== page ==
Whether you’re into endless runners, dungeon crawlers or street racers on your mobile device, you’ve most certainly encountered an in-app-purchase or several by now. And for what? To just continue playing the game? Or do you need coins to buy upgrades to become a Grand Poobah with skill points maxed out and start at Level 15? No thanks, that’s not how I was raised. IAPs are becoming more commonplace these days, and that’s a cause for concern — even if you’re happy to ignore them.
To be clear, I’m referring to IAPs that directly affect gameplay, such as coins, tokens, skill points and unlockable items that players would otherwise have to earn (as opposed to additional downloadable content, like levels or novelty characters). They’re everywhere now, and you never know what you’ll have to pay for next. But to be honest, the problem isn’t really with the concept of IAPs itself — it’s about how they are implemented, what that implies for gamers and developers, and the possible repercussions for the industry at large.
Generally, most IAPs allow gamers to unlock advantageous bonuses in a game, be they levels, boosts or new skills. That immediately deals a crushing blow to any challenge that the game might offer to players. Isn’t that pretty much why people want to play games in the first place? Gamers are always looking for new obstacles to overcome, new enemies to defeat, and figuring out the best ways to do so.
Similarly, these IAPs run any real notions of competition into the ground: if one player can oust another from the top spot on the leaderboard by buying his way up there, is there any point keeping score? All you’d really be doing is spamming your friends on social networks and letting them know how dependent you are on recognition from others, for money. Competition and challenge are what gamers come back to their mobile devices for, and it’s a shame to see those key aspects of gameplay taken off the table in the name of revenue generation.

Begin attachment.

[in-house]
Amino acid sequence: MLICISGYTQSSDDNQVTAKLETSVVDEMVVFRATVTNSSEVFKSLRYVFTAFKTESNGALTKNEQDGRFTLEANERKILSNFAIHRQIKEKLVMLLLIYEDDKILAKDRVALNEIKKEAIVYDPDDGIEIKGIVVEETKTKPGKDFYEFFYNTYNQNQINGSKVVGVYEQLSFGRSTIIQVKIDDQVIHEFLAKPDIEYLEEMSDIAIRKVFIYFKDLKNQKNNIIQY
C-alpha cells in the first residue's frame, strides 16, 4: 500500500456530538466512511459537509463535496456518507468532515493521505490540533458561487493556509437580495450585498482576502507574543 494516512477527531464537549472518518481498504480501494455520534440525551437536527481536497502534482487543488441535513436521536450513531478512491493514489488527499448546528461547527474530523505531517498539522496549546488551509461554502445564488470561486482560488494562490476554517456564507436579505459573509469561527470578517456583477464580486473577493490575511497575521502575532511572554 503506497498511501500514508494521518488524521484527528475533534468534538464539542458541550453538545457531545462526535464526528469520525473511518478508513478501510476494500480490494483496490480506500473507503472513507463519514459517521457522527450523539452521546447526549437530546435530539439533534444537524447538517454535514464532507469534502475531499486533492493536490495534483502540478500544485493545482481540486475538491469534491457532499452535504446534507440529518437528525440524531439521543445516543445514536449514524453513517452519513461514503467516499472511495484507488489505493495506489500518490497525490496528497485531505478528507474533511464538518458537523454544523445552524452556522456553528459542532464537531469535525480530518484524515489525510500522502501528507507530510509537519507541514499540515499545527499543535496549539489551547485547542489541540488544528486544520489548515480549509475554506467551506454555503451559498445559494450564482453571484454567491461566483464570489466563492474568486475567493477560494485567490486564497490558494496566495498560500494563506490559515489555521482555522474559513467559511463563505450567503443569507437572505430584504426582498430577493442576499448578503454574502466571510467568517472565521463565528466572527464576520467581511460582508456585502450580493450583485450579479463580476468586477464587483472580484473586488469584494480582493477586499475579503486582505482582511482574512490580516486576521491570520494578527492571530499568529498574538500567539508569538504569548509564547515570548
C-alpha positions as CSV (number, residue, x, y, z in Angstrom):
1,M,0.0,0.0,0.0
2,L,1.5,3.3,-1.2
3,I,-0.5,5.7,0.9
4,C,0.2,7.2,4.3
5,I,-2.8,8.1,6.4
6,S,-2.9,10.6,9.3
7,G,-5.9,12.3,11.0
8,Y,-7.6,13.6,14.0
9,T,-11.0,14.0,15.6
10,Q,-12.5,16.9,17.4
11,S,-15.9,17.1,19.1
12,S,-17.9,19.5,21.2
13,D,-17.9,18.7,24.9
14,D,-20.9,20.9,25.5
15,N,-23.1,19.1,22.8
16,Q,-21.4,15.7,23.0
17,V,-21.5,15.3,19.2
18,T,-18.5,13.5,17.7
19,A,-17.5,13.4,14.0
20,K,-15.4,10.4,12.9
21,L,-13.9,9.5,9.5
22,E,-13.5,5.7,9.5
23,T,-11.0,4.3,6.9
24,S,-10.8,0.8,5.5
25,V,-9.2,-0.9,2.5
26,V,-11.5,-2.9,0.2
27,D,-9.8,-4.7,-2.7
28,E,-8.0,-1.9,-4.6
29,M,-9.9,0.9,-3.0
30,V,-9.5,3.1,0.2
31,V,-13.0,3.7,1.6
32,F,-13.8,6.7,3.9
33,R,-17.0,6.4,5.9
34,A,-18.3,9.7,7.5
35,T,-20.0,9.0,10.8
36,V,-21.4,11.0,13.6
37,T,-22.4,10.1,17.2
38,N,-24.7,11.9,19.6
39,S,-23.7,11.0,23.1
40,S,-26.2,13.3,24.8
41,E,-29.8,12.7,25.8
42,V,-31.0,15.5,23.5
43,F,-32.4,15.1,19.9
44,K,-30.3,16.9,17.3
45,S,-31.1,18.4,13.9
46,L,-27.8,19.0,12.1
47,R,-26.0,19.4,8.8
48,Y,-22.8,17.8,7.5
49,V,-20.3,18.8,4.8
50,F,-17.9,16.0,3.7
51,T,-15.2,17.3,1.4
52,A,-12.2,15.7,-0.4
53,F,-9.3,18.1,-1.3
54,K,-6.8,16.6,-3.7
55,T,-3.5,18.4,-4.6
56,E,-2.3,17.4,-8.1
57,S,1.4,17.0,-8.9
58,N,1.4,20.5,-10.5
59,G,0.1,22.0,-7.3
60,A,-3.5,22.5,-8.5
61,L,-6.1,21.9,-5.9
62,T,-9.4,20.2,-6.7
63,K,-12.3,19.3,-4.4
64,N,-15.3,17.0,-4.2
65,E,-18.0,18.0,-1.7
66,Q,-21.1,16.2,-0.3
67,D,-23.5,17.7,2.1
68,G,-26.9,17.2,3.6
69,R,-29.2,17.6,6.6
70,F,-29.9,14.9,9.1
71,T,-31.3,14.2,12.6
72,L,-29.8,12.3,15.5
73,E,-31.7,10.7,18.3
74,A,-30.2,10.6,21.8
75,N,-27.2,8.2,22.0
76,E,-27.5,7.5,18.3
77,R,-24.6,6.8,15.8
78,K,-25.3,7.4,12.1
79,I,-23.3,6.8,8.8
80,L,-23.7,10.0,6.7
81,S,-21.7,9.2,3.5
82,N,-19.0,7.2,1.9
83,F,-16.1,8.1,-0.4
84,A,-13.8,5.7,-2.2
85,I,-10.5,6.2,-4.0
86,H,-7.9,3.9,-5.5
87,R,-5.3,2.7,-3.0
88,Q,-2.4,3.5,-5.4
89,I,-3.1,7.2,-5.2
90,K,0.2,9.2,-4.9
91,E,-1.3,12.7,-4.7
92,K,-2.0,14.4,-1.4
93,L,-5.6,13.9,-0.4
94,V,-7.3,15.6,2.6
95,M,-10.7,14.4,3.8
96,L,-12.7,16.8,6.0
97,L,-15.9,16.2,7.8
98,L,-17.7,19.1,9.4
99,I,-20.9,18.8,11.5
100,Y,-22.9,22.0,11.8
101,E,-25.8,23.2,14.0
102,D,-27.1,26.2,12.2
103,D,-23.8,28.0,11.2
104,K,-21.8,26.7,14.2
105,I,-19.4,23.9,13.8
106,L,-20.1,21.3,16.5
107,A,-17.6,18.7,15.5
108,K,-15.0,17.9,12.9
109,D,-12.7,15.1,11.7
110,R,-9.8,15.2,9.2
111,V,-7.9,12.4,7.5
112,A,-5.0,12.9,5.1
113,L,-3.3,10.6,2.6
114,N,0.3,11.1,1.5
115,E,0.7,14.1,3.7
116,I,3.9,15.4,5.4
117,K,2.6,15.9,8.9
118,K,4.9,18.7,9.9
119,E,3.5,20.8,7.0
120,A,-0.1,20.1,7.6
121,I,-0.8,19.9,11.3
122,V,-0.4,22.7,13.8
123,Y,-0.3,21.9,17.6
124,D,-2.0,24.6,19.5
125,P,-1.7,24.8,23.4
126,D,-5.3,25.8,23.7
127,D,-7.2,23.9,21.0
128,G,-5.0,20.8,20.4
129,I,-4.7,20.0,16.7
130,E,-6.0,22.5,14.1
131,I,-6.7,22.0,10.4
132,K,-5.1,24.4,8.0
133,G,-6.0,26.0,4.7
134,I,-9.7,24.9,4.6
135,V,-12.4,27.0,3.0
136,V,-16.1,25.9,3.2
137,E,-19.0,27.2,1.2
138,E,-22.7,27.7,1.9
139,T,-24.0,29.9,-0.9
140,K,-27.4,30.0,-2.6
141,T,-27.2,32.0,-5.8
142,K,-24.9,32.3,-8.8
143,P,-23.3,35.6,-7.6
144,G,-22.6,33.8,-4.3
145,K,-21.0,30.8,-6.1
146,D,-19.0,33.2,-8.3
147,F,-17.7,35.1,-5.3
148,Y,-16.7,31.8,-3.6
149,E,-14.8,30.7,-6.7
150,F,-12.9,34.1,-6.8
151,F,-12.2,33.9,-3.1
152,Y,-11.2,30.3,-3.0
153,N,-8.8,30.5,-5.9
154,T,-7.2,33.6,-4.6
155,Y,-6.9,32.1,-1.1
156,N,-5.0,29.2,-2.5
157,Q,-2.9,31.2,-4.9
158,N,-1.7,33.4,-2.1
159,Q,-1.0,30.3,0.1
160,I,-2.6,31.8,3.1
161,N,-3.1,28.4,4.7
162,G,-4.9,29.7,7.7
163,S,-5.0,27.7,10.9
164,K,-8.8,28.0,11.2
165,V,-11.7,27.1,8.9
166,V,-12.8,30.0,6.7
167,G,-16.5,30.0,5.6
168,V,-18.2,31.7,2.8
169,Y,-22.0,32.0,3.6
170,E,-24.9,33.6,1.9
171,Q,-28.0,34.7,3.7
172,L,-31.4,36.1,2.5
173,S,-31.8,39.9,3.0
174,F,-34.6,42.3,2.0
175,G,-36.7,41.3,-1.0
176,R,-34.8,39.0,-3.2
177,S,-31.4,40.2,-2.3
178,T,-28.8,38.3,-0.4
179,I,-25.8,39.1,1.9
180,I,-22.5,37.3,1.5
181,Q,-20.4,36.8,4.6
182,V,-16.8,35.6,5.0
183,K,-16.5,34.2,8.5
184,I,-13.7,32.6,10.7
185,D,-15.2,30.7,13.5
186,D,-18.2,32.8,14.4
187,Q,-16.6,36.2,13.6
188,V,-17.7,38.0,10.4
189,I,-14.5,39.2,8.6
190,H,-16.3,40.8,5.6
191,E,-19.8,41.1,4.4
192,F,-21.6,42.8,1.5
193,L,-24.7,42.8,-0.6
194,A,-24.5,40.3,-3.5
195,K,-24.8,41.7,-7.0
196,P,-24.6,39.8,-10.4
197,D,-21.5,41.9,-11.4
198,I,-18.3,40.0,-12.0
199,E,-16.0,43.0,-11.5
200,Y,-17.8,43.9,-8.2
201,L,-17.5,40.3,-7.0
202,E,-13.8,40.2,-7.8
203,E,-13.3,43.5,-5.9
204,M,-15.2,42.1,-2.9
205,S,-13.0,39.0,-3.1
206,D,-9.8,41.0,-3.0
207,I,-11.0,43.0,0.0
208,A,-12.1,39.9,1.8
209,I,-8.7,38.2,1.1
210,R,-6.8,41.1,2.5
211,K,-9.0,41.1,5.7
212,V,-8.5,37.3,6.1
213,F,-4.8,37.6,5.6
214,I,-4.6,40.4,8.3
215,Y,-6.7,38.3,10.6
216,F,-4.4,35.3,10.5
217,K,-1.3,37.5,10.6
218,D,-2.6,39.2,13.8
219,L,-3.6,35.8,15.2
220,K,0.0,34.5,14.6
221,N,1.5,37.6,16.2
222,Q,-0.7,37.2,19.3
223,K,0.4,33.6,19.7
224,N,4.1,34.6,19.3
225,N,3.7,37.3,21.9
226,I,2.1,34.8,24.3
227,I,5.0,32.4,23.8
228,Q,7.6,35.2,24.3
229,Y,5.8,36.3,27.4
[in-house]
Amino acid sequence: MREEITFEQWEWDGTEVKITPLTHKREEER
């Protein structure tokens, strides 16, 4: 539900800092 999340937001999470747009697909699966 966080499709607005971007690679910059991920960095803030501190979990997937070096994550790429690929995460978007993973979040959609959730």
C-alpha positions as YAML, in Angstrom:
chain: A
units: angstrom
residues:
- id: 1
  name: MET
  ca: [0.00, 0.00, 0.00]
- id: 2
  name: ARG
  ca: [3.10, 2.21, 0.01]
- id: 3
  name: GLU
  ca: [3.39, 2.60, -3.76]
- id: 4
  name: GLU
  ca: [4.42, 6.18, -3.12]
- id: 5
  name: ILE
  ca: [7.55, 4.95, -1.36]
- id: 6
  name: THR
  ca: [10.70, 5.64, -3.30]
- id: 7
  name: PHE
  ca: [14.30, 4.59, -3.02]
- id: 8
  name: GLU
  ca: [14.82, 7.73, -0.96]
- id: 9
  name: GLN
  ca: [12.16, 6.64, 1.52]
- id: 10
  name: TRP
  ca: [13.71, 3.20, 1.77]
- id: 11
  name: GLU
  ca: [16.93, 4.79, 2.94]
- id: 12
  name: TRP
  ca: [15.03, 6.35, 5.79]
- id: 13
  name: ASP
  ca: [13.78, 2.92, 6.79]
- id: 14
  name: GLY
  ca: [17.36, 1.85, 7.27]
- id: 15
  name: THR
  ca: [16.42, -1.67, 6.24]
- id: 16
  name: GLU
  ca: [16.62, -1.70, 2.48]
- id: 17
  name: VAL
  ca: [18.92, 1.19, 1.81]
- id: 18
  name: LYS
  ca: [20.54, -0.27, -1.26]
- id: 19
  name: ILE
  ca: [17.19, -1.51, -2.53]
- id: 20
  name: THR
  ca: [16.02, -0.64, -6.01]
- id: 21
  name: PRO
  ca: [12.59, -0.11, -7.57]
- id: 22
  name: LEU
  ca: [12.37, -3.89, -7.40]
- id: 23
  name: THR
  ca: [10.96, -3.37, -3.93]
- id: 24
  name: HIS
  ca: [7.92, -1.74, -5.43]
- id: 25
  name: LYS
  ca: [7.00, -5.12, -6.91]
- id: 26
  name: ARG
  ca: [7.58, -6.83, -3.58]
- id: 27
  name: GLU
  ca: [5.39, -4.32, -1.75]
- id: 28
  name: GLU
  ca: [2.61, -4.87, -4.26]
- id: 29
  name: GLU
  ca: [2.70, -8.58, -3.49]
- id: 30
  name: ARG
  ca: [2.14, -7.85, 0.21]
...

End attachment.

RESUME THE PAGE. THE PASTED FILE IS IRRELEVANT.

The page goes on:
Now, I’m all for developers finding new ways to make money, but the introduction of a persistent commercial engagement system that controls the quality of the experience of a game doesn’t seem like the way forward. By supporting such IAPs as gamers, we’re saying to the world that we don’t care what we play, as long we get to be #1. When developers support such IAPs, they’re curtailing their creative freedom, and pushing their industry into a downward spiral — from creating interactive art to dishing out virtual stickers.
Think about what that spells for young developers entering the job market — a major number of opportunities will come from studios that specialize in IAP-driven games, which means these developers will end up working on projects that have no soul and offer little to no creative satisfaction. It’s not going to be fun watching the industry devolve into a machine that endlessly churns out mindless titles with the same tired themes and core loops. And in the same way, such games will change players’ expectations too: new gamers will get used to paying their way to the top, and miss out on what it means to master a game, develop a playing style and beat the competition.
I’m not trying to damn all casual game developers to hell, but I do think that there are better ways of making money off games. For instance, charge players for every round of a multiplayer game they participate in. I like to cite the example of Fun Run, a ridiculously addictive 2D platform racer (with weapons!) that supports up to four players at a time; my friends play an average of 10 rounds a day, connecting with each other via a Whatsapp group. If the developers charged 2¢ per player per multiplayer round (a very nominal rate by any standards), they stand to earn up to $6 per player each month — not bad for a free title, wouldn’t you say?
An IAP system like this will challenge developers to get more creative with IPs and game mechanics, without diluting the core experience of their products. Plus, multiplayer gaming is only going to become more ubiquitous in the future, and will provide numerous opportunities to monetize games. Major MMOs have already set the precedent for this, and the concept of paying to play with friends isn’t really anything new. It just needs to be implemented correctly in order to work, and both gamers and developers stand to gain from it.
The future of gaming should be about more immersive experiences, experiments in the art of interactive storytelling, and new ways for players to engage with each other in virtual and real worlds. I don’t believe there’s room for evil IAPs in that future, and I hope there isn’t any. Mobile gaming can be a lot more than it currently is, but only if gamers support developers who are fighting the good fight. Seriously, no one really cares if you’re a Class A Centaur with +35 damage; we know you paid for it.